So once we made it back from the store and ate something, we decided to hit the Eiffel Tower. We timed it to be up there at sunset (which isn't until 9:30pm-ish) and would have been early except for -- you guessed this -- the ridiculously long queue.

We met a lot of Americans in line for the Eiffel Tower and wandering at the top, which was covenient for asking someone to take our picture. I felt like the signage was sort of shabby (we were constantly asking each other "Is this the elevator to the very top? What do you think this queue is for? Why are people standing here?") but maybe the signage was very good if you spoke French. Which no one touring the Eiffel Tour did, it seemed to me.

We splurged for the tickets that went all the way to the tip-top. I don't have a huge fear of heights, and once we got up there we soaked in the view and I insisted on saying things like "Isn't this soooo romantic?" and "We'll always have Paris!" and then making David kiss me as we stood shoulder-to-shoulder with a zillion other tourists, bumping into us and squeezing by to take pictures. We were so far up that it almost didn't seem real. But the elevator ride up was stomach-dropping. We just kept going and going and going and finally I started clutching David's arm as the ground just kept dropping farther and farther away from us and finally I had to quit looking out and just focus on the sign that said "BEWARE OF THE PICKPOCKETS."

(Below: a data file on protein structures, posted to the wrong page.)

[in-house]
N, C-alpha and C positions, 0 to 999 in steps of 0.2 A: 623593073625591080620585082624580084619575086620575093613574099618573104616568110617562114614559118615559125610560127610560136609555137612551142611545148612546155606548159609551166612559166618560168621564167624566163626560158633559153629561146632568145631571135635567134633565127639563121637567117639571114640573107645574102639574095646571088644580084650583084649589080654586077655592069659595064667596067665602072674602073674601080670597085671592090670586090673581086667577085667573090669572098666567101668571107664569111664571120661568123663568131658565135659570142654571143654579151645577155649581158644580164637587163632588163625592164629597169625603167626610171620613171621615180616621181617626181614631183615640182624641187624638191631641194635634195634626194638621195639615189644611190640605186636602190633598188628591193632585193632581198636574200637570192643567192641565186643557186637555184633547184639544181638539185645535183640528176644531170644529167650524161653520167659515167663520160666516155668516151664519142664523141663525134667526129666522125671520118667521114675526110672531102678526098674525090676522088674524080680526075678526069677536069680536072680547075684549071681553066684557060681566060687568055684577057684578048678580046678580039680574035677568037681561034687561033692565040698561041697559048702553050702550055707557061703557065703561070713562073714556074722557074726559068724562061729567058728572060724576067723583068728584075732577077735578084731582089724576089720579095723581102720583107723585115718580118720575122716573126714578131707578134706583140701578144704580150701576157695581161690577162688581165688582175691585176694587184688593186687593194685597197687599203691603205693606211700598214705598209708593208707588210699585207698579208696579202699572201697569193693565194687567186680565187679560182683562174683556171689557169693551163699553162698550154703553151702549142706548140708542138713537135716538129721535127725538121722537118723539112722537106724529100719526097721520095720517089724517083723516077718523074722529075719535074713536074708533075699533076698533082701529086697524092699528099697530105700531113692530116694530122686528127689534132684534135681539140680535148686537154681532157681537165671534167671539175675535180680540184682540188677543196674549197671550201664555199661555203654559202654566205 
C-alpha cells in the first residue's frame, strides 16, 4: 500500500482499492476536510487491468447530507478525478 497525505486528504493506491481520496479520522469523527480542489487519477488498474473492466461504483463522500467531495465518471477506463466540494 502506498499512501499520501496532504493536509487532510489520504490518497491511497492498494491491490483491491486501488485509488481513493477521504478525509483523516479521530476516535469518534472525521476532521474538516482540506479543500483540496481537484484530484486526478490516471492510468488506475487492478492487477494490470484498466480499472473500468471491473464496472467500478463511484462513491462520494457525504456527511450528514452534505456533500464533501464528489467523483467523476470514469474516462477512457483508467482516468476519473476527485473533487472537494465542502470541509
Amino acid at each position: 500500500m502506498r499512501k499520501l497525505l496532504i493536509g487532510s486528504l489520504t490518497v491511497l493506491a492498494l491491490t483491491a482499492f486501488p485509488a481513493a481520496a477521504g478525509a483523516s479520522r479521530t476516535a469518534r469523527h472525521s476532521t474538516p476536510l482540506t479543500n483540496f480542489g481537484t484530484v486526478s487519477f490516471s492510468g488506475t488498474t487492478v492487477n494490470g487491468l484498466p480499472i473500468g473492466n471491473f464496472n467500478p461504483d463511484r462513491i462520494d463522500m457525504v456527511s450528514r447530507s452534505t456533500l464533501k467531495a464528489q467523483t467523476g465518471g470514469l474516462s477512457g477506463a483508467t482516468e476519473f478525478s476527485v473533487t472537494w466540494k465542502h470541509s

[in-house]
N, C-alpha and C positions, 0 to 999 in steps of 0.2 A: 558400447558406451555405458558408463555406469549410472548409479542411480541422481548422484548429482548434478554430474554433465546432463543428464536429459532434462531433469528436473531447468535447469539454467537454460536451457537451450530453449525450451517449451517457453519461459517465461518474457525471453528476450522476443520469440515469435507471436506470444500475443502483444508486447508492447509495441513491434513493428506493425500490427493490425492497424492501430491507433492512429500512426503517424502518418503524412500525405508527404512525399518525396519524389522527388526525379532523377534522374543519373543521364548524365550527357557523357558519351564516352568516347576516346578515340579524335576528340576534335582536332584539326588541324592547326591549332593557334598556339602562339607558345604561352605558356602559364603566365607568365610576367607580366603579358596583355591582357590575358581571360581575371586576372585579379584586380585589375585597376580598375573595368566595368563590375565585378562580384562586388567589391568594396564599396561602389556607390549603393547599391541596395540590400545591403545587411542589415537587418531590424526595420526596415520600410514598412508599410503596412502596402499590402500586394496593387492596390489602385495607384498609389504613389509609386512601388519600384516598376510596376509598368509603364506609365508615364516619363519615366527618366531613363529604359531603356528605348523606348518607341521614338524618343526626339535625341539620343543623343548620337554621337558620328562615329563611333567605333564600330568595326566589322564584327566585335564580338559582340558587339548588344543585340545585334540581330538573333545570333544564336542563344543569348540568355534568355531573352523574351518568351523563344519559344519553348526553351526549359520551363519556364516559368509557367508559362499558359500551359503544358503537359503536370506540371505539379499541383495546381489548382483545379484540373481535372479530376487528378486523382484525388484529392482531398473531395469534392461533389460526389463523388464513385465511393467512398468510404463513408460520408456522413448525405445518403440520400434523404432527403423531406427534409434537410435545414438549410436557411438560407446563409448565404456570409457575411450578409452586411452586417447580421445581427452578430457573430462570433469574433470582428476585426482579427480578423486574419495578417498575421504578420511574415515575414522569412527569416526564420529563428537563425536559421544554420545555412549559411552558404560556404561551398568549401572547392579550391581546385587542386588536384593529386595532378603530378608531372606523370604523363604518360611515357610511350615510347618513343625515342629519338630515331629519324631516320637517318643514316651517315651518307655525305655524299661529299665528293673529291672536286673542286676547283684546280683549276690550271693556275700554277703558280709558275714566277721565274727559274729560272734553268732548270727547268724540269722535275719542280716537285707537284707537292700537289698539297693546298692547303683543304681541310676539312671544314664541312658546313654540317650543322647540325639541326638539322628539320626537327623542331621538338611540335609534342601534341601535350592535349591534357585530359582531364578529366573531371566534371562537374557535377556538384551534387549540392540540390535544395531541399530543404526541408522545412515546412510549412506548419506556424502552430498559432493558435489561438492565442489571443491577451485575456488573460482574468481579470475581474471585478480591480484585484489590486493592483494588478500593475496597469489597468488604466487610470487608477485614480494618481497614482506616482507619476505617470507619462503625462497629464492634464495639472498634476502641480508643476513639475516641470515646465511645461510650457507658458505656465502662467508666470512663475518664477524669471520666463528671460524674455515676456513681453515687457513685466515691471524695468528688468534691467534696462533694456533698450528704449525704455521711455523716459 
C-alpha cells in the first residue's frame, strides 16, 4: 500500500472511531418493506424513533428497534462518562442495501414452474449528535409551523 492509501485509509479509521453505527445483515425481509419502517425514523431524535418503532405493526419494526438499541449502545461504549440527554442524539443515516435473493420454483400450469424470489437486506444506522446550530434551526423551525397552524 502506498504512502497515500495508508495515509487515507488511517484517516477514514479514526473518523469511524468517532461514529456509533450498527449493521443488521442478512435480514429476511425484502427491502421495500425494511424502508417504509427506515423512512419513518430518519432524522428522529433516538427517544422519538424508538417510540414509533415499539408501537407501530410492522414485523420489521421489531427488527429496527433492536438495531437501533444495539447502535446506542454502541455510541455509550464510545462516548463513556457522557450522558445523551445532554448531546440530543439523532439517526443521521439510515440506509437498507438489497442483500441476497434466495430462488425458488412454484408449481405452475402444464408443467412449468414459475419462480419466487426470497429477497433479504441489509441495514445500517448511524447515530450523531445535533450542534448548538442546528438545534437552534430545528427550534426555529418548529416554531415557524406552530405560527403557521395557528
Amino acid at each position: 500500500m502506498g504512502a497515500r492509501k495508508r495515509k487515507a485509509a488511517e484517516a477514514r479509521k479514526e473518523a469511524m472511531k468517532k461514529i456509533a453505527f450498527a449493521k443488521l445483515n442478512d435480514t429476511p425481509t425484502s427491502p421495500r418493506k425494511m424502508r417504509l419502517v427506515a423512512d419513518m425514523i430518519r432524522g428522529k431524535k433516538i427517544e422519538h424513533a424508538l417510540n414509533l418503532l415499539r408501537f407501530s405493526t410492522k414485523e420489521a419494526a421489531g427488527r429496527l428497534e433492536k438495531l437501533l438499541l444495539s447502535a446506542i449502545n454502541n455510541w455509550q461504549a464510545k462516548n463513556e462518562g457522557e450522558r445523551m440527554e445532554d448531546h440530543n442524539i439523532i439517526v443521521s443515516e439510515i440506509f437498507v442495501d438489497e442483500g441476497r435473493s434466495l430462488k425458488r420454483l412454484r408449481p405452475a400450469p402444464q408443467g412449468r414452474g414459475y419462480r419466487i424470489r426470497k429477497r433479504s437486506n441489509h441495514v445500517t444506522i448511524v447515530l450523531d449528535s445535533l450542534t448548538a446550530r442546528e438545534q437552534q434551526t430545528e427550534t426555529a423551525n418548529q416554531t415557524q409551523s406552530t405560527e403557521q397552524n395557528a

I guess views like this are worth the price of admission.

But really it was like a dream to be at the top of the Eiffel Tower. I was surprised it was not windy. After freezing in London, Paris was like a summer dream -- all sunshine and warmth with a splash of body odor now and again just to keep it real.

At the top -- a perfect example of some nerd-o tourist way up in our personal space.

We went to the second floor and were able to recognize some of the major landmarks from there, thanks to helpful wall signs, of course. Otherwise I would have pointed to everything and said "Is that Napoleon's tomb?" as I did until David directed me to the wall signs.

When we left the tower, we crossed over to the place de Trocadero and mingled with the people who were hanging out. There was some singing and a big crowd of people gathered around what looked like an entrance to a theater. Someone came up to us and asked (in English) what was going on but we never found out. Then the crowd broke into song and I don't know if it was planned or spontaneous (I would guess planned, as many of them seemed to have music books). Either way, it seemed sort of strange and French.

The view of the Eiffel Tower from there was amazing and just as we decided to hike back to the metro stop, they did some sort of crazy light show where the entire tower (which was glowing already) just started sparkling and glittering and everyone stopped and looked and oohed and aahed. It was impossible to get a good picture of the sparkle, but we asked some very nice Canadians to take a picture of us in front of the glowing tower.

OMG we are in Paris!